Seven men in court for illegal voters’ cards

KATWITWI: The three Angolans and four Namibians who were arrested for allegedly illegally obtaining voters’ cards briefly appeared in the Kahenge Magistrate’s court on Wednesday.

The Namibians stand accused of assisting the three Angolan nationals by standing in as witnesses at the registration point to enable them to obtain voters’ cards.

During their brief court appearance, Kahenge relief Magistrate Patricia Mbumbo informed the suspects of their right to engage the legal representation of their choice, and all of the accused opted to conduct their own defence.

The Namibians – Emilie Kakwata, Justina Kavanzi, Mbilisu Munganga and Tjivi Ngombe – were granted bail of N.dollars 800 each, while the Angolans – Pedro Antonio, 28; Rabanus Muhoka, age unknown; and Benjamin Augustinho,27 – were remanded in custody.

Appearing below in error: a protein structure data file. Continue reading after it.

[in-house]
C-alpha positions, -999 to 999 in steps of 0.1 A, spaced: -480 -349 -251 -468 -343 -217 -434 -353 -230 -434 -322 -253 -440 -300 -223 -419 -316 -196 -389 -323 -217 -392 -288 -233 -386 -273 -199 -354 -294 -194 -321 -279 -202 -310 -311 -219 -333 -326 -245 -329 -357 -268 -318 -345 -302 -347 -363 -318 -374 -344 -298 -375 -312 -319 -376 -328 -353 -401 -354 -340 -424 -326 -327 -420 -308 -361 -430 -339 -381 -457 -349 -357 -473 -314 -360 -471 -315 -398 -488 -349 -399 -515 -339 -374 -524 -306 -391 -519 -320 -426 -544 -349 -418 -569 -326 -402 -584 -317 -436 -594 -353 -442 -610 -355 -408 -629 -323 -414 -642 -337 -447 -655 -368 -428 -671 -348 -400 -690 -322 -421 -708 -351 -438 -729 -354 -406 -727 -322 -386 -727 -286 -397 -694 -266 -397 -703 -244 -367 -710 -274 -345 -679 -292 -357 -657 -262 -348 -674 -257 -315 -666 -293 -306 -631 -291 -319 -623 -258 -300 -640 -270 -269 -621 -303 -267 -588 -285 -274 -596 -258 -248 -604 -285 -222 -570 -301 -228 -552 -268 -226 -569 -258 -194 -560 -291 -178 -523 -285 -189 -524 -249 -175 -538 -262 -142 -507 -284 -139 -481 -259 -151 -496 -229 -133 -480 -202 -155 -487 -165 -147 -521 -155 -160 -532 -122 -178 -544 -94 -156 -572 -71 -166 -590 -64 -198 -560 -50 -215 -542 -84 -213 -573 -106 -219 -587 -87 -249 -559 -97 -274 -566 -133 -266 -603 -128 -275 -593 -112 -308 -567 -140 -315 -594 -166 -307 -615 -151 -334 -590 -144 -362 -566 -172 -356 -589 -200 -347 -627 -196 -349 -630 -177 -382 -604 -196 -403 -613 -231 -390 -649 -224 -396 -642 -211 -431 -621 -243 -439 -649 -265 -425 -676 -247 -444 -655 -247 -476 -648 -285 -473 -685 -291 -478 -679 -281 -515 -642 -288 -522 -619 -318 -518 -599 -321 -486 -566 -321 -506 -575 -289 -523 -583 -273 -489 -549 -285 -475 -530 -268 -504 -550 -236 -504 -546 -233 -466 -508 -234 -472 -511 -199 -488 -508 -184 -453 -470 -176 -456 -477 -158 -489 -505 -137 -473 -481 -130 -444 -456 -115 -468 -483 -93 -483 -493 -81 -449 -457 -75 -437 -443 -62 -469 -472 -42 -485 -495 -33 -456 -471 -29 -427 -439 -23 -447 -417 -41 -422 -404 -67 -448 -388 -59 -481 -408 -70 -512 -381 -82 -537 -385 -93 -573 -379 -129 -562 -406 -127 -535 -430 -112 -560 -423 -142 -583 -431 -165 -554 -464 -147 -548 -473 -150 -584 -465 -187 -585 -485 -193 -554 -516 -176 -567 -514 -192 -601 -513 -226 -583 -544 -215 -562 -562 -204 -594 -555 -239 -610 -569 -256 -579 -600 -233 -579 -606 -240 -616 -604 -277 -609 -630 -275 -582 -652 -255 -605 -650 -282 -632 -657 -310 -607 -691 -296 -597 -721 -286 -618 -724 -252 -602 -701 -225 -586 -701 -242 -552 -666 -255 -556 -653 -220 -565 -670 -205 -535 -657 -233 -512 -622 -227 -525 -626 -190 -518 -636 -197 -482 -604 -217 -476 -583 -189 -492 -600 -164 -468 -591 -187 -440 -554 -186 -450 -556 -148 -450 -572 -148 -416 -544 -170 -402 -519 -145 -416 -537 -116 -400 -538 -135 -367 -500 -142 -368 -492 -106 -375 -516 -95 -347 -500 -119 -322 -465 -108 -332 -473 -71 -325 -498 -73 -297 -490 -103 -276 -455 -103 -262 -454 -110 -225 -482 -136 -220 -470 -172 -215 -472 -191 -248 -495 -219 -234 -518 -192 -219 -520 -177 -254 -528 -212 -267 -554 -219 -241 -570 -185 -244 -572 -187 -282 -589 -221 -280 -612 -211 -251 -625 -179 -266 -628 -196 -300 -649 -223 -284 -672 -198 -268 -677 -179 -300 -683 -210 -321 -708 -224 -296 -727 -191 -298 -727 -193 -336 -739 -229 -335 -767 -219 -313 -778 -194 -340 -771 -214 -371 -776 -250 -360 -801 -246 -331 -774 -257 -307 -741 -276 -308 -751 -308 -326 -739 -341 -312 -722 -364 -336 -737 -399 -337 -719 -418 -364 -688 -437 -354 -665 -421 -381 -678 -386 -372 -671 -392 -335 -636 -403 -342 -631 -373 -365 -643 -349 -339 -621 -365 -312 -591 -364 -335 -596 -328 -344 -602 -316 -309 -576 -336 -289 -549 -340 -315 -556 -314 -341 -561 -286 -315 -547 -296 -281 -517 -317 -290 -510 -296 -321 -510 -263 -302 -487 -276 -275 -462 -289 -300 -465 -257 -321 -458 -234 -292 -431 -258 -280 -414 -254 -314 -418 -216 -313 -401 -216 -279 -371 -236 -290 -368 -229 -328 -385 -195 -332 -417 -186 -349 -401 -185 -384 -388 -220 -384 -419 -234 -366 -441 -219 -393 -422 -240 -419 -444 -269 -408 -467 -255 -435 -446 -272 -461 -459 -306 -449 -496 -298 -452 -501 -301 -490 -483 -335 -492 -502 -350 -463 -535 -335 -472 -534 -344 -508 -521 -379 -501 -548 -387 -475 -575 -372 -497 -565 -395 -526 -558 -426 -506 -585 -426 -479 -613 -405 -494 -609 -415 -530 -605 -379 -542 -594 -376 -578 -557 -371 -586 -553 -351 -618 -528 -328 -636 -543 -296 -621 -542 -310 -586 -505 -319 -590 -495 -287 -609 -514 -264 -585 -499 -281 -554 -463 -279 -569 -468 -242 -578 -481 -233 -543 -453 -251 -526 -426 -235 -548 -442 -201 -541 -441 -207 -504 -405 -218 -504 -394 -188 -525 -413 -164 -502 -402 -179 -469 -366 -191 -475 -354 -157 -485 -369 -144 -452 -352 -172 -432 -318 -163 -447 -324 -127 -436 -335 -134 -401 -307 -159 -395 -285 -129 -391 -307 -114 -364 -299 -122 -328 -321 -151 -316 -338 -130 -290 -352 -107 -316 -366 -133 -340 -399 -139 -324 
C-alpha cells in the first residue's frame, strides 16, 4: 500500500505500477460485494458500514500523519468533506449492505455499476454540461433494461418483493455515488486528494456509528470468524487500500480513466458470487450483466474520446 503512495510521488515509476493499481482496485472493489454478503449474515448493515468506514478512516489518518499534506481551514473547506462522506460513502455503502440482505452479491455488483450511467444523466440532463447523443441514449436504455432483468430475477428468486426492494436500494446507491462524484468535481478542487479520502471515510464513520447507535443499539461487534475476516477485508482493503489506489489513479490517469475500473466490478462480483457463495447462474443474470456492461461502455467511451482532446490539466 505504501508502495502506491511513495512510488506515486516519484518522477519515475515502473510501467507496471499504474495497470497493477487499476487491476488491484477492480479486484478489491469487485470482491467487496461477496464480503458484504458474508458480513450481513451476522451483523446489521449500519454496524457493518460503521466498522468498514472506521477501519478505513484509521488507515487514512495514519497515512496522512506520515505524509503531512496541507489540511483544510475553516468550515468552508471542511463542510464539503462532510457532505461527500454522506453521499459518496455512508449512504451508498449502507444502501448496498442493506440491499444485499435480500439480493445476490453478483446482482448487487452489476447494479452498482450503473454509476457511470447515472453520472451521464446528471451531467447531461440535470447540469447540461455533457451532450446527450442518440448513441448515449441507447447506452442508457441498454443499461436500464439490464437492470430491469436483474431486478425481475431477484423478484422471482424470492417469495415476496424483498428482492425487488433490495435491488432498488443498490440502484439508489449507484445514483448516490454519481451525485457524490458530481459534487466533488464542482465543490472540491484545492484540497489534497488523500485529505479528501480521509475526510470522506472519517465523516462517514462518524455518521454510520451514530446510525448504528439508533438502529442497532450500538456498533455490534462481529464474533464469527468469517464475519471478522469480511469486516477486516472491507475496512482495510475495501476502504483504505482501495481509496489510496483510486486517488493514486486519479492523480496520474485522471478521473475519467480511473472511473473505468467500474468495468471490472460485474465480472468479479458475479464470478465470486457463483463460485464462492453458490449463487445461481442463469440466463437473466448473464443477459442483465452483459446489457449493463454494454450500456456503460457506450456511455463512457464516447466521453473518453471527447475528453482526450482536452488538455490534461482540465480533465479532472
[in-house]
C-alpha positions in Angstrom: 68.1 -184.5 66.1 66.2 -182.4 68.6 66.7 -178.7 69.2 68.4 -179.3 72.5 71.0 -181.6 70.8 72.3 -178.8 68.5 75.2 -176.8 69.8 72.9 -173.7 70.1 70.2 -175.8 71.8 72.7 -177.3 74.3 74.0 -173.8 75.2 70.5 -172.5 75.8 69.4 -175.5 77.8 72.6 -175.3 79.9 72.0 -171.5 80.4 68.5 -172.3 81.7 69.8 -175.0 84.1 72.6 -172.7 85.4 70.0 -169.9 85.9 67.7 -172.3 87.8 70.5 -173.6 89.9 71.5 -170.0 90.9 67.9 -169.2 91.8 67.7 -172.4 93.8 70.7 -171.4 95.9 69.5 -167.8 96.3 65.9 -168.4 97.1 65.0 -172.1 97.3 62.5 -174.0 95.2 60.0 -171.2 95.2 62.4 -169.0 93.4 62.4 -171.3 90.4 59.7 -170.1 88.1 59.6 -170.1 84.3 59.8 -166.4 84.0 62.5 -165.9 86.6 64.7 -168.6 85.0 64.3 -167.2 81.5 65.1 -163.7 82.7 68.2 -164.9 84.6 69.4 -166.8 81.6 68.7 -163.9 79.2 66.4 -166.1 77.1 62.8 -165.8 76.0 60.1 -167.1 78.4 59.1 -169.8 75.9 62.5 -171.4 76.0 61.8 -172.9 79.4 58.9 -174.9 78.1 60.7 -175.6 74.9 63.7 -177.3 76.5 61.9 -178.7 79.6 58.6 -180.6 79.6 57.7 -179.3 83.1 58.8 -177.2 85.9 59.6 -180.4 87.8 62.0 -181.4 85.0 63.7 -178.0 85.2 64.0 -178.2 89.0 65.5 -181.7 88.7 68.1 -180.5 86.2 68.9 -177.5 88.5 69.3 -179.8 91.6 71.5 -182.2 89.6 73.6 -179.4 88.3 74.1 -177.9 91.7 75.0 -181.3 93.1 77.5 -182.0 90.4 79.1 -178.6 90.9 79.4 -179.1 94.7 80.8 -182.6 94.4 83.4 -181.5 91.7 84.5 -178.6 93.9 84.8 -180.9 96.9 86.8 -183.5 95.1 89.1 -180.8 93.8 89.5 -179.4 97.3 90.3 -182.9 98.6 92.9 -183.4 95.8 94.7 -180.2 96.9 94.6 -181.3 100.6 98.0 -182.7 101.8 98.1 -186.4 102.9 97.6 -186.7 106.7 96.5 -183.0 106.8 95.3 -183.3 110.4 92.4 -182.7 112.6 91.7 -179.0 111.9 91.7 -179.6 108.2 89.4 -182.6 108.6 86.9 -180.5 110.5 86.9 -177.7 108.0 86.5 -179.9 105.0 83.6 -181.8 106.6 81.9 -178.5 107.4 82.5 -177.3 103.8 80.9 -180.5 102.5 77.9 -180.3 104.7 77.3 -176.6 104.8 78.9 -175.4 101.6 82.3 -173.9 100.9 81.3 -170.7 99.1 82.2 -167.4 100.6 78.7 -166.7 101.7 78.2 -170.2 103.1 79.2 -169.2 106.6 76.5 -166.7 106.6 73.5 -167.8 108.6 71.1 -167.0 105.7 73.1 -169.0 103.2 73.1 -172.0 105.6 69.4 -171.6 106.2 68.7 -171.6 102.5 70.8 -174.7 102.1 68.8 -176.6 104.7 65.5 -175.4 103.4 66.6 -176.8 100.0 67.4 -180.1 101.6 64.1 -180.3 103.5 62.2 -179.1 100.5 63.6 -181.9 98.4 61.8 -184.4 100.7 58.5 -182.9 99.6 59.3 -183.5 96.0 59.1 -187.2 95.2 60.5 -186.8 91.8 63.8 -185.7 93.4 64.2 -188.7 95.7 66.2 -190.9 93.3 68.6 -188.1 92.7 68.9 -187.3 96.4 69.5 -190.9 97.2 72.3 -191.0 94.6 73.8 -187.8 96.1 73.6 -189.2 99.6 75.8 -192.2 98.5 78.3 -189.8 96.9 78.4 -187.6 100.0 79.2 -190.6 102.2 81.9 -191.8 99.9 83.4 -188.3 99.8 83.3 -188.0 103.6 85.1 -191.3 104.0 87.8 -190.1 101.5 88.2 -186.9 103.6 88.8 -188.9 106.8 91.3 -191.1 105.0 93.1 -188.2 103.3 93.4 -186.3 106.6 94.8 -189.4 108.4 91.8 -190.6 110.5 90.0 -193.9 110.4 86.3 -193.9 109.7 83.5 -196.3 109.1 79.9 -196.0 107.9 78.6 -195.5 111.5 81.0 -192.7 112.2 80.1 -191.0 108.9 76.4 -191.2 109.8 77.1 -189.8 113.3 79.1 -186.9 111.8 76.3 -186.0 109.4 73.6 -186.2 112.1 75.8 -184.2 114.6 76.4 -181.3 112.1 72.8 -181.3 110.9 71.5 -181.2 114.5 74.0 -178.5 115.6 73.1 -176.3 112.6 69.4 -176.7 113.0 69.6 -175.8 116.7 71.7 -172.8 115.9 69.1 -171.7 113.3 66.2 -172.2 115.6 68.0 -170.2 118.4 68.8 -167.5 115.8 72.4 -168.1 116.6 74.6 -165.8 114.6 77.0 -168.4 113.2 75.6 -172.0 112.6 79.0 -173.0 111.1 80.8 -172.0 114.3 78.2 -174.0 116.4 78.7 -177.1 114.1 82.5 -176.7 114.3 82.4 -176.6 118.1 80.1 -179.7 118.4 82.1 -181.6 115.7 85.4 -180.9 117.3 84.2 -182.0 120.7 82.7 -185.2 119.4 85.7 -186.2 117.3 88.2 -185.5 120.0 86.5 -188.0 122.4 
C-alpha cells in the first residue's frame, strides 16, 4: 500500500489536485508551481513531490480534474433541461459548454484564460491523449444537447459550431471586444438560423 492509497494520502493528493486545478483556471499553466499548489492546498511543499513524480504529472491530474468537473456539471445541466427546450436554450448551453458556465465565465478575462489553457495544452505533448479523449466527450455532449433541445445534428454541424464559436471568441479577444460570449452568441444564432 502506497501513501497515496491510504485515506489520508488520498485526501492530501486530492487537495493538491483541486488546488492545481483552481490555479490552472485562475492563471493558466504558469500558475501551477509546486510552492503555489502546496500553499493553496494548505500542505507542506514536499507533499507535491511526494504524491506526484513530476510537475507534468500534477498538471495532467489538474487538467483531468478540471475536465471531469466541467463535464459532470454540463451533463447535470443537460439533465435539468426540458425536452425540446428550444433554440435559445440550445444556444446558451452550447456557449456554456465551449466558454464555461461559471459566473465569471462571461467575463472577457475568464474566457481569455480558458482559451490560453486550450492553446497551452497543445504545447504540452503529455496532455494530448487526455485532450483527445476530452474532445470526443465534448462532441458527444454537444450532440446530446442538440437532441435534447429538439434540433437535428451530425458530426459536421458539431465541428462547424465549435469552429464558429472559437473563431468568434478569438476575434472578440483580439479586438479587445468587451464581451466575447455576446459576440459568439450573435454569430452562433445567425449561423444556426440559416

Their case was then postponed to 20 May this year for further police investigation.

Kakwata, Kavanzi, Munganga and Ngombe stand accused of contravening Section 96 of the Electoral Act 24 of 1992. Antonio, Muhoka and Augustinho face charges of violating Sections 19 and 96 of the Electoral Act 24 of 1992.

The accused were arrested at the Katwitwi Primary School in the Kavango West Region last Wednesday.

The Namibian Police Force (NamPol)’s Crime Investigations’ Coordinator in the two Kavango regions, Deputy Commissioner Willie Bampton told Nampa earlier that the three entered Namibia with day passes at the Katwitwi border post and went to the Katwitwi Primary School registration point to register as voters.

They successfully obtained voters’ cards, but were spotted by a police inspector at Katwitwi, who identified them as Angolan citizens.

Bampton said the suspects successfully registered and obtained Namibian voters’ cards using church baptism certificates obtained from a church in Namibia.

The name of the church could not be established.

Several opposition political parties in the country have expressed concern over the possibility of Angolans registering as eligible voters as many of the neighbouring country’s citizens cross the border on a daily basis to access services and goods.